General

Budget 2021-22: Finance Ministry’s coordination council meets to set priorities, parameters

The government plans to focus on nine areas of emphasis, including successful implementation of the COVID-19 stimulus packages announced by the prime minister, and ensuring additional allocation to boost the health sector with incentives and compensation, in formulating the budget for the 2021-22 fiscal.

The other prioritised pockets for the next fiscal are likely to be ensuring monetary allocation for government’s priority sectors to face the effects of the coronavirus pandemic, agricultural mechanisation and seed incentives, agricultural rehabilitation and continuation of subsidy in fertilisers for additional food production, and massive employment creation and rural development.

Expansion of social safety net programmes, housing projects for homeless poor people (main focus of Mujib Borsho) and continued distribution of food among the low income group free or at minimum price would also get priority in 2021-22 fiscal budget.

Besides, overall human resource development including education and skill development will be another priority area.

Finance Ministry sources said that the first meeting of the coordination council on budget management and finance and currency exchange rate was held virtually recently with Finance Minister AHM Mustafa Kamal in the chair. The initial parameters of the budget for 2021-22 were decided at this meeting.

In the meeting, the GDP rate was preliminarily estimated at 7.7%, inflation rate estimated 5.3%, total investment rate 32% of the GDP (private 24.5% while 7.5% public) and total revenue collection estimated 10.8% of the GDP.

It also estimated that the total expenditure for the next fiscal would be 16.7% of the GDP while total budget deficit likely to be 5.8% of the GDP and primary deficit would be 4% of the GDP. The amount of the GDP would be Tk 35,52,778 crore.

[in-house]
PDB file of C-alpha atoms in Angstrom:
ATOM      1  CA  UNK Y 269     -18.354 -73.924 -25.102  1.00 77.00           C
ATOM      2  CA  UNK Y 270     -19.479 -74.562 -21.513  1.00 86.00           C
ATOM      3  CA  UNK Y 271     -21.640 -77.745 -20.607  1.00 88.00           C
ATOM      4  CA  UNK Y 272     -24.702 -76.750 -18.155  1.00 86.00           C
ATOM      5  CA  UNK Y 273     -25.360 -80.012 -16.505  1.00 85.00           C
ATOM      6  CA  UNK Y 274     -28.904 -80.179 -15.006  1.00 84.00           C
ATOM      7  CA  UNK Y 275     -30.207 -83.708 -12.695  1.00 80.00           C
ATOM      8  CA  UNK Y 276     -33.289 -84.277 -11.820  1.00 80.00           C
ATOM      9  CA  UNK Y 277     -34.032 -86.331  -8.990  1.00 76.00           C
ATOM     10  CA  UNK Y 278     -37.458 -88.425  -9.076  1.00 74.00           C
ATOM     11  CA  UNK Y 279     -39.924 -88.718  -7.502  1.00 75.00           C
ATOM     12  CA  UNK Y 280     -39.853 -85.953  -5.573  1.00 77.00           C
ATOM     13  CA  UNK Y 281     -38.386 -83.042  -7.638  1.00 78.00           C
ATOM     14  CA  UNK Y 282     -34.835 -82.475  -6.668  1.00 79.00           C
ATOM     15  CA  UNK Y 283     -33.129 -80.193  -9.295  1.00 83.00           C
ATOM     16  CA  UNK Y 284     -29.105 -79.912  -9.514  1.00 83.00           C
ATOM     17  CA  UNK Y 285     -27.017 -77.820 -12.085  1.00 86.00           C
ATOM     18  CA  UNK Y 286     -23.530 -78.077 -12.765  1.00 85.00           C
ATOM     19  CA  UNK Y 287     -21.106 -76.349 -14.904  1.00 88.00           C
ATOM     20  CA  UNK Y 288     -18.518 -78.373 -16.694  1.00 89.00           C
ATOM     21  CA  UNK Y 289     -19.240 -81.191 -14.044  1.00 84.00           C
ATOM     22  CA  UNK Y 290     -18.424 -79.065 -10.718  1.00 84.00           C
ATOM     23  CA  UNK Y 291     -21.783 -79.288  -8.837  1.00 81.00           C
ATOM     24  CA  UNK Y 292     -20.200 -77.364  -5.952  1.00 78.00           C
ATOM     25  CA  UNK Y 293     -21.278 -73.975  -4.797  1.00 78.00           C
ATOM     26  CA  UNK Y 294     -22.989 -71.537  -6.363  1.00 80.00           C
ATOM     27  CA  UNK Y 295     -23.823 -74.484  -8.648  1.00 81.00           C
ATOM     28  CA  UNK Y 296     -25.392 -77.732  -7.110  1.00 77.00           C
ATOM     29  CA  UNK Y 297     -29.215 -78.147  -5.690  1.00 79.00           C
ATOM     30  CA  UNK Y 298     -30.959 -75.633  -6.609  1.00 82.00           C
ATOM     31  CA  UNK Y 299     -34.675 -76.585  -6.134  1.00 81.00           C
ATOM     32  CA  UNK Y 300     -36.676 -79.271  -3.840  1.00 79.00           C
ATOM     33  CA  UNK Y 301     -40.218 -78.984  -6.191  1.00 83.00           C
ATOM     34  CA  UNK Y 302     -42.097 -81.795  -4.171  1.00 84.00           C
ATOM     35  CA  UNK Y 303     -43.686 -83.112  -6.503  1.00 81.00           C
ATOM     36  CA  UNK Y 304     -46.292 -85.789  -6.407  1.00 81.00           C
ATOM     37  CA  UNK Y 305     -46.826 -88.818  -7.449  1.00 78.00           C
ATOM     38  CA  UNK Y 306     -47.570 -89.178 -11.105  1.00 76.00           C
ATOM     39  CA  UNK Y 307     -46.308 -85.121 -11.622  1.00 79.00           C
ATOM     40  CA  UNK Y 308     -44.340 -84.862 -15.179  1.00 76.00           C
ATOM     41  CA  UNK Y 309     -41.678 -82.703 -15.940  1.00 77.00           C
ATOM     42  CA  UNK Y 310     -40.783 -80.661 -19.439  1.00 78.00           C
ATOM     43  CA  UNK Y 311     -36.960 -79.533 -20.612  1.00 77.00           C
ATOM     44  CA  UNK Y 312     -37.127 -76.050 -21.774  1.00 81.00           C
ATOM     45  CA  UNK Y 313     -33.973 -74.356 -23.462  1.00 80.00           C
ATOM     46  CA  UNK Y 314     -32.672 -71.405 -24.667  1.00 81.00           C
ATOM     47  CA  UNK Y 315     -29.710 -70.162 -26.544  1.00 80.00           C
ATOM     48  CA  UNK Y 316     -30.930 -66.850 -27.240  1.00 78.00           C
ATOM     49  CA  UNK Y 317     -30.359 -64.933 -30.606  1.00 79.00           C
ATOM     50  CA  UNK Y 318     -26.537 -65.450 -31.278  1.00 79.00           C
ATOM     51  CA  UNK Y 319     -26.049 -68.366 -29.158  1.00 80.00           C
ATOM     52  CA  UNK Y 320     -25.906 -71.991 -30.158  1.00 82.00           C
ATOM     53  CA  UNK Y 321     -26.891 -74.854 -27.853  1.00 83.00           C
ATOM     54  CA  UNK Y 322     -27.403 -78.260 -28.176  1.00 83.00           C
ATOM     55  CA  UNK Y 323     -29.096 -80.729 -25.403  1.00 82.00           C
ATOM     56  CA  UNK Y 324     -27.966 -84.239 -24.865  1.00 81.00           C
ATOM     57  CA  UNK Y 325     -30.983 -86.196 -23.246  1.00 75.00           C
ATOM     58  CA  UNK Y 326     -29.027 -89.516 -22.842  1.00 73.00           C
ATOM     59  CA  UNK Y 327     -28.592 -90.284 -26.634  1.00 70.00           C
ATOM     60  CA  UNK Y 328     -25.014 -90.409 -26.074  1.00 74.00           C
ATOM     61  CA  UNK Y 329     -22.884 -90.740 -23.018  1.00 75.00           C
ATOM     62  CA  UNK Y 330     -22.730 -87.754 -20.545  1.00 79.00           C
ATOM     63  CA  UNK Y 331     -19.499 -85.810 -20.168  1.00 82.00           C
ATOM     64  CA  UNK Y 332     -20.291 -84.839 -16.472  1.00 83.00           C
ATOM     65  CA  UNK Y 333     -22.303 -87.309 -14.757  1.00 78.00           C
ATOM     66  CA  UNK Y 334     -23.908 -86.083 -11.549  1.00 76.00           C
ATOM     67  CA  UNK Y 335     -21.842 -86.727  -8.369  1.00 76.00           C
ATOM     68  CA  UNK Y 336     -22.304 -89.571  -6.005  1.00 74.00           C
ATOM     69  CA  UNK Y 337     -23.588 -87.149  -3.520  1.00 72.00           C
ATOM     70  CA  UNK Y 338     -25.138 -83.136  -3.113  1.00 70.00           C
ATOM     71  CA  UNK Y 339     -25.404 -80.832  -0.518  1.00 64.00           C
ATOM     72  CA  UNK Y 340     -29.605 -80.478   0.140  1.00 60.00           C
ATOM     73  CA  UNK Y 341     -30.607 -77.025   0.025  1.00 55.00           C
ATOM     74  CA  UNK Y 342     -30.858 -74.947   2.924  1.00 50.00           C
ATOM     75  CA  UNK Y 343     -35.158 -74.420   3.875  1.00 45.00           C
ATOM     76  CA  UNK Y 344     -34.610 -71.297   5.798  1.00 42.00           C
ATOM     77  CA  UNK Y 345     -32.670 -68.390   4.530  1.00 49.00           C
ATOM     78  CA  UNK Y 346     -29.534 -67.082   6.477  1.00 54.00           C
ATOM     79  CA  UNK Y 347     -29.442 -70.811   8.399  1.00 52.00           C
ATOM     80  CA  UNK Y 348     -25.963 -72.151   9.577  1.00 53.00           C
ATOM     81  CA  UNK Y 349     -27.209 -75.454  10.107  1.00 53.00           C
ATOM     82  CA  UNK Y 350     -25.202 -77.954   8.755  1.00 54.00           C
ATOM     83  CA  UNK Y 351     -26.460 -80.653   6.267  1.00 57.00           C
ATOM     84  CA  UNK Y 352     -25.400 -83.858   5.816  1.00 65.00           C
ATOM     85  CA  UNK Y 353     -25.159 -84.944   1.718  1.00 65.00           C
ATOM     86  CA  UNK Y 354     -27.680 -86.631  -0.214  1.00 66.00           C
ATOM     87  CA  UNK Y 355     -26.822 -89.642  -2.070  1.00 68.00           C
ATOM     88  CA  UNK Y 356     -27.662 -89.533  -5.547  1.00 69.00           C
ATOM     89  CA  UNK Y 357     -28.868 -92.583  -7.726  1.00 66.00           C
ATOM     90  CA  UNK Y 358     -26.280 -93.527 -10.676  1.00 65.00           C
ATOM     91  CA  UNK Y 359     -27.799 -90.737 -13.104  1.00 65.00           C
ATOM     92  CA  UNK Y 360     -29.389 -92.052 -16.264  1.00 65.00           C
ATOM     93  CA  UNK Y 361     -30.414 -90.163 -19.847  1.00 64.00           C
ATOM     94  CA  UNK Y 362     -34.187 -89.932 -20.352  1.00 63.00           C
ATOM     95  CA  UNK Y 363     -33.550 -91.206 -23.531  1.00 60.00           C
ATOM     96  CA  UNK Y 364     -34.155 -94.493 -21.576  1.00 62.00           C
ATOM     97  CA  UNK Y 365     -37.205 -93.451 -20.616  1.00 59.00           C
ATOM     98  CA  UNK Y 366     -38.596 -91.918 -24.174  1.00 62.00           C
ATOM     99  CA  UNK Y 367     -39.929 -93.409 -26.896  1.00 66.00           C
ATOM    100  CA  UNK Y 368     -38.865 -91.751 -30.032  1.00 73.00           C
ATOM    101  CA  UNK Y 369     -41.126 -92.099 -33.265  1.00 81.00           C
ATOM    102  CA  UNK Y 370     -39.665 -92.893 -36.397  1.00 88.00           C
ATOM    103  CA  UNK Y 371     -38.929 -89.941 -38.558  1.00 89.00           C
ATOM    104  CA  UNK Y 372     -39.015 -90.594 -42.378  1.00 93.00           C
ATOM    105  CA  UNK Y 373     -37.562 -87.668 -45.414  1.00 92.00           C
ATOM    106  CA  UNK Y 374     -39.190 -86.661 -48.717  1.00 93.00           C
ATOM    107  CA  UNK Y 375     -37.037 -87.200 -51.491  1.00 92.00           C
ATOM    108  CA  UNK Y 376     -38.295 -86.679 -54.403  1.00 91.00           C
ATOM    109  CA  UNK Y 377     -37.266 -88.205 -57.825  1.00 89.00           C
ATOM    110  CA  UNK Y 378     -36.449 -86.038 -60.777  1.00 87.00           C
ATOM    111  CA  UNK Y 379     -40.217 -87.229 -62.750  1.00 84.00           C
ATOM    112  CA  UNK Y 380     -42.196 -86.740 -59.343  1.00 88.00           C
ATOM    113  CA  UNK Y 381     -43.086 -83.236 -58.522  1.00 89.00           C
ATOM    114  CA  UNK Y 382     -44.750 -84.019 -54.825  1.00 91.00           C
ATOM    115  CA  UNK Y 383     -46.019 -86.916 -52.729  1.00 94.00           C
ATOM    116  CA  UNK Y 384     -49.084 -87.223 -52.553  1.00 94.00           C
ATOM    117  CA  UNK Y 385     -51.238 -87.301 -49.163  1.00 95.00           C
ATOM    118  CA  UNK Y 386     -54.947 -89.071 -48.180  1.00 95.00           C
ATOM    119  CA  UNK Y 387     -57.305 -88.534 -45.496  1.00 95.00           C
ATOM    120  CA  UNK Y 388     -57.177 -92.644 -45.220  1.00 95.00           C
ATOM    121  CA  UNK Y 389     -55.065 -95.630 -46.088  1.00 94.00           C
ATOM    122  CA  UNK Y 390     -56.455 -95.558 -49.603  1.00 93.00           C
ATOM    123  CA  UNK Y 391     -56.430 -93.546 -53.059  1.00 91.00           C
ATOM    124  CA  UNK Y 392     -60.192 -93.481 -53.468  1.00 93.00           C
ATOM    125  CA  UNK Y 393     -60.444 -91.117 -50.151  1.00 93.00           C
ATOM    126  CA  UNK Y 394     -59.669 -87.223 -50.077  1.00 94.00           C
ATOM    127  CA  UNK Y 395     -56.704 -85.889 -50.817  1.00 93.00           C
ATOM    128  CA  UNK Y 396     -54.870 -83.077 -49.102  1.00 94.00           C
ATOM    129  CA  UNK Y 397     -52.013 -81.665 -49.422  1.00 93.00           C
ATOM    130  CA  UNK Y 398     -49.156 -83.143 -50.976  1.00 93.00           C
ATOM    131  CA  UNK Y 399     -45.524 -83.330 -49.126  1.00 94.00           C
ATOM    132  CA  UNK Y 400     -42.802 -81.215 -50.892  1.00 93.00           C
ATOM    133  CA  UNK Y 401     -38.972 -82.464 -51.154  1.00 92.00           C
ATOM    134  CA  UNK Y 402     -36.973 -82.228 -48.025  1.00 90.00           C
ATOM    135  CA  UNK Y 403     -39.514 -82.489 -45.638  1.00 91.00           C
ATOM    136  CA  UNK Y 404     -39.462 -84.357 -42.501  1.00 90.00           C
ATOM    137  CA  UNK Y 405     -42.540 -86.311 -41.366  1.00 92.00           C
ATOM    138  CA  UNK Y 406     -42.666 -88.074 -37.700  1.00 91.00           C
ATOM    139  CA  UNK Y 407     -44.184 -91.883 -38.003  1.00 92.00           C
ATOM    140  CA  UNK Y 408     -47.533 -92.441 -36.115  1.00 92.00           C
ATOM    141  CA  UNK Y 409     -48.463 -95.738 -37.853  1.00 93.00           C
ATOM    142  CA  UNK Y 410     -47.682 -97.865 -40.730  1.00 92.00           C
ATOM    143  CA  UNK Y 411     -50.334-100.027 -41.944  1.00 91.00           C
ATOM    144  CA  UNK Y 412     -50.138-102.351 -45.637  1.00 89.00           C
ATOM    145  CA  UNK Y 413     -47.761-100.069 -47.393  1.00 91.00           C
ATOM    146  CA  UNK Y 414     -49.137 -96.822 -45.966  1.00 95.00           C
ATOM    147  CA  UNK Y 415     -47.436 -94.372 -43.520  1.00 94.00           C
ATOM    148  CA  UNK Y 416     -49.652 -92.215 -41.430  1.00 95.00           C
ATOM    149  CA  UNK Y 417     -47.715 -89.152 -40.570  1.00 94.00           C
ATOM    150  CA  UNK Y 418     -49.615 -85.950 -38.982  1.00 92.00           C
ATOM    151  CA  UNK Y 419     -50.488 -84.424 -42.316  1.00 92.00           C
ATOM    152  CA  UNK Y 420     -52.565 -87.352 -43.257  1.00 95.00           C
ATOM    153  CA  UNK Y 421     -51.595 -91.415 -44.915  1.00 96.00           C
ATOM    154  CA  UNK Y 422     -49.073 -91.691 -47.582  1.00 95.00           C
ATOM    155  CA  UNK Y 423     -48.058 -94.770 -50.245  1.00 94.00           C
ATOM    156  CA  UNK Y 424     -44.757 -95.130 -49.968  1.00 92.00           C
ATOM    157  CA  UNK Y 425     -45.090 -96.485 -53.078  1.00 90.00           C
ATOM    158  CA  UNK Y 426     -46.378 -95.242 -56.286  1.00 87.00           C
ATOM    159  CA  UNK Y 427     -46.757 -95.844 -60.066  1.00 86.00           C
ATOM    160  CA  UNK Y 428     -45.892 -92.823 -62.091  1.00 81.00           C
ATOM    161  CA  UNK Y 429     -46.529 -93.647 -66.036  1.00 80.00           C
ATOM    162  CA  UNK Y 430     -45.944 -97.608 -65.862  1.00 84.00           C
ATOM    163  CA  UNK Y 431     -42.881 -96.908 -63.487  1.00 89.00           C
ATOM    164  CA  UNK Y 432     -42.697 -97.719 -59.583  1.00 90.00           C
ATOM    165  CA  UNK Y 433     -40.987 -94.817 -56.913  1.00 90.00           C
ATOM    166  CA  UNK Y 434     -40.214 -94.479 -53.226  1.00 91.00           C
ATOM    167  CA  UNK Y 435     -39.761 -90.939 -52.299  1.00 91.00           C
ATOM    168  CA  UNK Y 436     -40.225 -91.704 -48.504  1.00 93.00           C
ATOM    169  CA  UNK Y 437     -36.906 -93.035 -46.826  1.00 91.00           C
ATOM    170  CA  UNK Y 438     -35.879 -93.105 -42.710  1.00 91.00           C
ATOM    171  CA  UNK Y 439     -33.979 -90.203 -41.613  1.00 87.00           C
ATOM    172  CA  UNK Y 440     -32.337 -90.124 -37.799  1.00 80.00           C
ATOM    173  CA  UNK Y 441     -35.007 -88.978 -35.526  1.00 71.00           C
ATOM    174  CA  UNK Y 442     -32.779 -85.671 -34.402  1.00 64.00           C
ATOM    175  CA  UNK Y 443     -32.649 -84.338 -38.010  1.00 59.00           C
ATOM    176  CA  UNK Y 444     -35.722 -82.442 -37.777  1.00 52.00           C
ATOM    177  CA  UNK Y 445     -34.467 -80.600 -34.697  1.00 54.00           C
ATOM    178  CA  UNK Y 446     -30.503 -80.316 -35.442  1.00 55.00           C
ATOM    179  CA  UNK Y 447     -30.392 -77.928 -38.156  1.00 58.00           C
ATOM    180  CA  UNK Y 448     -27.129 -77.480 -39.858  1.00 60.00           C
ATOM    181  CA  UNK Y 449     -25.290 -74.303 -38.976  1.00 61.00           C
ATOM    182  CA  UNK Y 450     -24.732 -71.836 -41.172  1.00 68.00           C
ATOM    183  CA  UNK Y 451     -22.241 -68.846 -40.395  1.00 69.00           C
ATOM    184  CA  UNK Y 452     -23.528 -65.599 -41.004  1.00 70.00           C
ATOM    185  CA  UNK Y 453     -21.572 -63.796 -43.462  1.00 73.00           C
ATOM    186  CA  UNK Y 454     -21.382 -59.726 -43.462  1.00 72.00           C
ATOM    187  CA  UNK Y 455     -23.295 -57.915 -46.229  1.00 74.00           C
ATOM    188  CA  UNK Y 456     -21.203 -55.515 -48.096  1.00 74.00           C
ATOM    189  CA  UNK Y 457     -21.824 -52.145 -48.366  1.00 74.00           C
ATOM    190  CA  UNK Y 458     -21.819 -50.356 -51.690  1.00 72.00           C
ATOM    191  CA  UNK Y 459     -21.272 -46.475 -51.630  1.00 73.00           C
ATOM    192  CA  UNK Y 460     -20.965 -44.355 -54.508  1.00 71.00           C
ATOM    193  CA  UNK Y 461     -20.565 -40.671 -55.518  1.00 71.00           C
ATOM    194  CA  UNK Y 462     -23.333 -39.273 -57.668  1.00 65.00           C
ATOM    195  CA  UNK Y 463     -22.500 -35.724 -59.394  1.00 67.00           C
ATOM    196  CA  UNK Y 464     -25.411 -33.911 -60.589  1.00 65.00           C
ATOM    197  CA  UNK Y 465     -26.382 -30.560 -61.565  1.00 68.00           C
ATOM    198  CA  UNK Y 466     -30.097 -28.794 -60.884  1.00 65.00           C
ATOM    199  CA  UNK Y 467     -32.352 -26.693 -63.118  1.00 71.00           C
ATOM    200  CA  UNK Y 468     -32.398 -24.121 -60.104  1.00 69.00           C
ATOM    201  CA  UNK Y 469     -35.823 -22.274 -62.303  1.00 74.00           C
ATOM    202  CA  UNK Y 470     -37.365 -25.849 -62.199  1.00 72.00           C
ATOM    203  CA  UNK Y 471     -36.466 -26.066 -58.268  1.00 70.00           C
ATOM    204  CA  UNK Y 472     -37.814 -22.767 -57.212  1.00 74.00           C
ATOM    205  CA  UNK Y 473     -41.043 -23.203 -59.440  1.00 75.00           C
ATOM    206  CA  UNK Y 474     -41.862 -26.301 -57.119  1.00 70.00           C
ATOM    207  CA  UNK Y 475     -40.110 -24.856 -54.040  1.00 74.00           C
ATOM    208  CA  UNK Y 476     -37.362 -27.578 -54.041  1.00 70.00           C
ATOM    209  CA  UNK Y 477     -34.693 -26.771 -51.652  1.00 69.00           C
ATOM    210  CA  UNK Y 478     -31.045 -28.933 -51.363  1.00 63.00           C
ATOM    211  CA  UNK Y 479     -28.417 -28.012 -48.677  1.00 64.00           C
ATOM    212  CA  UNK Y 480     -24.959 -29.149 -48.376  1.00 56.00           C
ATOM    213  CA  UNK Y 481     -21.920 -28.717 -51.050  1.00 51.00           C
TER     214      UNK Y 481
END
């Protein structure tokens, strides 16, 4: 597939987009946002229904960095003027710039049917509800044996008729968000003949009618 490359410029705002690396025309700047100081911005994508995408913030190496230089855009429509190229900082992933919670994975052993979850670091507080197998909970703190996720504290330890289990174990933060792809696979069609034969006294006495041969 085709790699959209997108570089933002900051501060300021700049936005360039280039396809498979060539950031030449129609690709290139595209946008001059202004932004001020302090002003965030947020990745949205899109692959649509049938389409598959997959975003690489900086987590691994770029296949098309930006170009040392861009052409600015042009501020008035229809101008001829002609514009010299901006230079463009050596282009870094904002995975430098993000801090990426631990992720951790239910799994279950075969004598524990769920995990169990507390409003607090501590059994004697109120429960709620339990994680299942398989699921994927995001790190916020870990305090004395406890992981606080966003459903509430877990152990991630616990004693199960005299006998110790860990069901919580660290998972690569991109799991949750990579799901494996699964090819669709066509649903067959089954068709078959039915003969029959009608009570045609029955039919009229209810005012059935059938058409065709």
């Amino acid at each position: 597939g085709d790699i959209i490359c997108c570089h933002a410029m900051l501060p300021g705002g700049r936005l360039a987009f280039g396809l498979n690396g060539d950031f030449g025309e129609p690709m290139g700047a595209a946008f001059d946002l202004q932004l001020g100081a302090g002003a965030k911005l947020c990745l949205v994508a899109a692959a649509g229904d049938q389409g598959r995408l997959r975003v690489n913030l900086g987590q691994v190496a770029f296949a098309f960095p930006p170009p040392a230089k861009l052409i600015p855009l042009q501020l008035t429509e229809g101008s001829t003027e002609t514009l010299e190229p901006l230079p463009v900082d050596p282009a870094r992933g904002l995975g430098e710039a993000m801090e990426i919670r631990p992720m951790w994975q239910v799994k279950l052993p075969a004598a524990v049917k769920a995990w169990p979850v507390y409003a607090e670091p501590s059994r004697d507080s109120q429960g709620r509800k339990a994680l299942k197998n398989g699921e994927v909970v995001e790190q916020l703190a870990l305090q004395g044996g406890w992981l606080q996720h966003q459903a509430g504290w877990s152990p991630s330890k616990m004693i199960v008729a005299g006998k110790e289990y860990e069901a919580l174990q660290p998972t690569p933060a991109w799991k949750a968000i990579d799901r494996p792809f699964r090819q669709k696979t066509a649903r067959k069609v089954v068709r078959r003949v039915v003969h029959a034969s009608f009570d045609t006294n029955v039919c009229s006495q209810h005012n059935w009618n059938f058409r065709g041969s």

According to sources in the Finance Ministry, the priorities have been set considering ongoing COVID-19 pandemic and its second wave.

To bring the economic activities back on track, the government announced stimulus packages worth USD 14.1 billion, equivalent to around 4.3 percent of the country’s GDP, in the last quarter of the 2019-20 fiscal.

These packages included incentives for export-intensive industries, funds for safety and security of the workers, working capital for Small and Medium Enterprises, loan facilities for export growth, assistance to farmers and agriculture, loan for employment generation, interest relief for the affected business enterprises, refinancing schemes and insurance for the health workers.

For implementing the stimulus packages, the government had rolled out four work plans over the immediate, short and long terms basis to offset the possible adverse impact on the country’s economy.

These include increasing public expenditure, introducing fiscal packages, expanding social safety net programme and increasing the money supply.

In public expenditure, job creation was given priority and foreign trips and luxury expenses were discouraged.

As the loan-GDP ratio of the country at just 34 percent gives it breathing space, the government can afford to explore deficit financing for excess public expenditure without significantly impacting the macroeconomy.

Through the banking system, some loan facilities were introduced with lower interest rates. The main aim of these loans was to revive the economic activities, keep workers and employees in their respective works and keep intact the capability and competitiveness of entrepreneurs.

To meet the basic rights of people living below the poverty line, day-labourers and those involved in non-formal activities, the government expanded its social safety net programme.

About increasing the money supply, Bangladesh Bank has reduced the CRR and Repo to increase the flow of money which will continue in the coming days as per the demand.

Source: United News of Bangladesh